Robert Wallace – From Stage to The Street

The most intriguing career turn among our troika — or for that matter among all the CIOs we know — was the transition by Mr. Wallace.

Rob Wallace, the Stanford Management Company’s charismatic chief investment officer, had no inkling of his future in finance when, as a pre-teen, he watched Baryshnikov dance at the Kennedy Center.  But it was during that performance that his muse took hold and from that moment on he was determined to become a dancer.

By the time Mr. Wallace reached his early thirties, after years of dedication, focus, and relentless training, he was at the top of his game.

Jennifer Dunning, dance critic for the New York Times wrote of Mr. Wallace‘s performance in an ABT program at the Met in 1991, “The show was nearly stolen by Mr. Wallace and a giddily loving Sandra Brown in ‘Somethin’ Stupid.’”

For sixteen years he performed with the Washington Ballet, American Ballet Theatre, and the Boston Ballet.  And then, he quit. 

Maybe it was the pay.  He certainly earns more today than he could ever have imagined as a dancer.  Or maybe it was the toil on his body.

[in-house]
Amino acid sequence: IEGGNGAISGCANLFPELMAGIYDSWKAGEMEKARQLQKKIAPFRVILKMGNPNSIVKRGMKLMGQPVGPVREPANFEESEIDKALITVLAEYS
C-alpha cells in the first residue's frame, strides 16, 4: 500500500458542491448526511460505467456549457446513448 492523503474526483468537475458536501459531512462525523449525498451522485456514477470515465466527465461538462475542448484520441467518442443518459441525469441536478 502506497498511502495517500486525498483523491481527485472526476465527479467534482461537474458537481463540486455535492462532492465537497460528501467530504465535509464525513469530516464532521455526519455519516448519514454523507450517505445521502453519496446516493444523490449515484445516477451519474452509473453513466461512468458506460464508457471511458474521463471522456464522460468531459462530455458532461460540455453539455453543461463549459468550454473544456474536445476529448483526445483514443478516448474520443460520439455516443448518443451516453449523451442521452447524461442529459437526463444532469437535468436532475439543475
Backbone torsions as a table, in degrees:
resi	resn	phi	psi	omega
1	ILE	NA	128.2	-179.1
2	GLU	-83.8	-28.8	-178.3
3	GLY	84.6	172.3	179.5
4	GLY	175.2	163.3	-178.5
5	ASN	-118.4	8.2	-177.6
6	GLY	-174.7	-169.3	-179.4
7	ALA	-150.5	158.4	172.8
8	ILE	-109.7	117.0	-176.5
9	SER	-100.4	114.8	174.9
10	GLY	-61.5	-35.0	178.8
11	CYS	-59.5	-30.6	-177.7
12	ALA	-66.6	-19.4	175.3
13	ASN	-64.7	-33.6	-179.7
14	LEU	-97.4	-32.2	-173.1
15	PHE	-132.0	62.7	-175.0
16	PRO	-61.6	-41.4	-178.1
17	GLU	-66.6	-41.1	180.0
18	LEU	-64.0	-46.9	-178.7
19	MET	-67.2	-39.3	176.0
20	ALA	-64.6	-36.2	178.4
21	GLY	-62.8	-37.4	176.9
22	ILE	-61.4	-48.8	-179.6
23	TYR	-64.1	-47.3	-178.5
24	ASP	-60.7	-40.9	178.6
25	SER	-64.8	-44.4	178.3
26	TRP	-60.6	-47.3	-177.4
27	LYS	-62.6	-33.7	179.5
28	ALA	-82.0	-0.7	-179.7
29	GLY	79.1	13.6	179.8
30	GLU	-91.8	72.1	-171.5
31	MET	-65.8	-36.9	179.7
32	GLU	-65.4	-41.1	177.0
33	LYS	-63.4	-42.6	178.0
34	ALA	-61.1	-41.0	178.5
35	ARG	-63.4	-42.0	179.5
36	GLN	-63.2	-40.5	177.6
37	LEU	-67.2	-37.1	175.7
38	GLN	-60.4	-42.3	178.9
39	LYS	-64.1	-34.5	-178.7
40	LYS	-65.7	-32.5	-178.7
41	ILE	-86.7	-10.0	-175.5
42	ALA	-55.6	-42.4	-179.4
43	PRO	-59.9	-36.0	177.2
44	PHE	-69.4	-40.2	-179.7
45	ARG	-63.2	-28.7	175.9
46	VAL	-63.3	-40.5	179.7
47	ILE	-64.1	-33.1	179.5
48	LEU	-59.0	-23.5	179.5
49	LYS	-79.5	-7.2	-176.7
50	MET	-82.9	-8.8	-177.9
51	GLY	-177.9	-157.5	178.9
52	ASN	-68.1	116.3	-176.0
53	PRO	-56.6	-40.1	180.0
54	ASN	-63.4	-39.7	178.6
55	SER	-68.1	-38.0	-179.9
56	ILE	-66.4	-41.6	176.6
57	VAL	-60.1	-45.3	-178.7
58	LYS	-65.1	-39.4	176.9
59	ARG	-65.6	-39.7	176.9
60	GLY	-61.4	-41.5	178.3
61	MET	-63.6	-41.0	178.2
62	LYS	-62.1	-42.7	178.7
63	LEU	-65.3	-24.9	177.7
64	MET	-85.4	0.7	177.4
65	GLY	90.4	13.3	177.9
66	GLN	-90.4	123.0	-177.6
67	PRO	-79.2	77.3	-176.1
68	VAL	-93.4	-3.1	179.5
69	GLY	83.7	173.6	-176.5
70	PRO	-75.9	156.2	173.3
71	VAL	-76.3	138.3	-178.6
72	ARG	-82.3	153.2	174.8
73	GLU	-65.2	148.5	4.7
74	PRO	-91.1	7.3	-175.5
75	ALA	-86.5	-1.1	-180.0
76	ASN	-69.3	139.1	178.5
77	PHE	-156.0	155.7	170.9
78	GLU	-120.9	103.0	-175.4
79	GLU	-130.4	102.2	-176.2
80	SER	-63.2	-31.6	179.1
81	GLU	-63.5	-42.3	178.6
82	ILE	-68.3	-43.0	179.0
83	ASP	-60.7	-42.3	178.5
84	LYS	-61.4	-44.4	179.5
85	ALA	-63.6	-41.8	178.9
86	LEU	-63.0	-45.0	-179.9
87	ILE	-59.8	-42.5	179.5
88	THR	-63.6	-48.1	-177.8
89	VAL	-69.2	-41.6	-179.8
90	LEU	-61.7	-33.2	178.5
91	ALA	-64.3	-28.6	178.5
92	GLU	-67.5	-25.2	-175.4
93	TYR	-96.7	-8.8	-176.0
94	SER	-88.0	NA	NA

But there is a greater concern among classical performers which has been looming for years, demographics and culture, the “graying of the arts.”

Pop culture has superseded high culture.  Audiences are smaller and older and the mainstream media no longer pays much attention.  Nowadays artists dance mostly for love, not money.

Some people are just better at sensing when the times are changing, money managers included.

Whatever the reasons, at thirty-three years old, with a wife and three kids, he chucks it all for Yale, a BA in economics, and a spot in the Yale investment office.

Three years later London called for Mr. Wallace and the curtain rose on his second career as chief investment officer for England’s largest family office managing the Hans Rausing fortune – roughly eight billion in 2005 when he joined, twelve billion when Mr. Rausing died in 2019.

Speaking of the Rausing brood, the Hans Anders Rausing side of the family has a colorful history to say the least.  His son, Hans Kristian Rausing, made all the tabloids a few years back and the Daily Mail had a field day.  (See: How the billionaire who hid his wife’s dead body schmoozed his way back into society.)

But back to Rob Wallace.  There’s a reason why the Yale Investment office has produced more chief investment officers than any other institution we follow – their uncanny nose for talent and willingness to stretch and take a chance.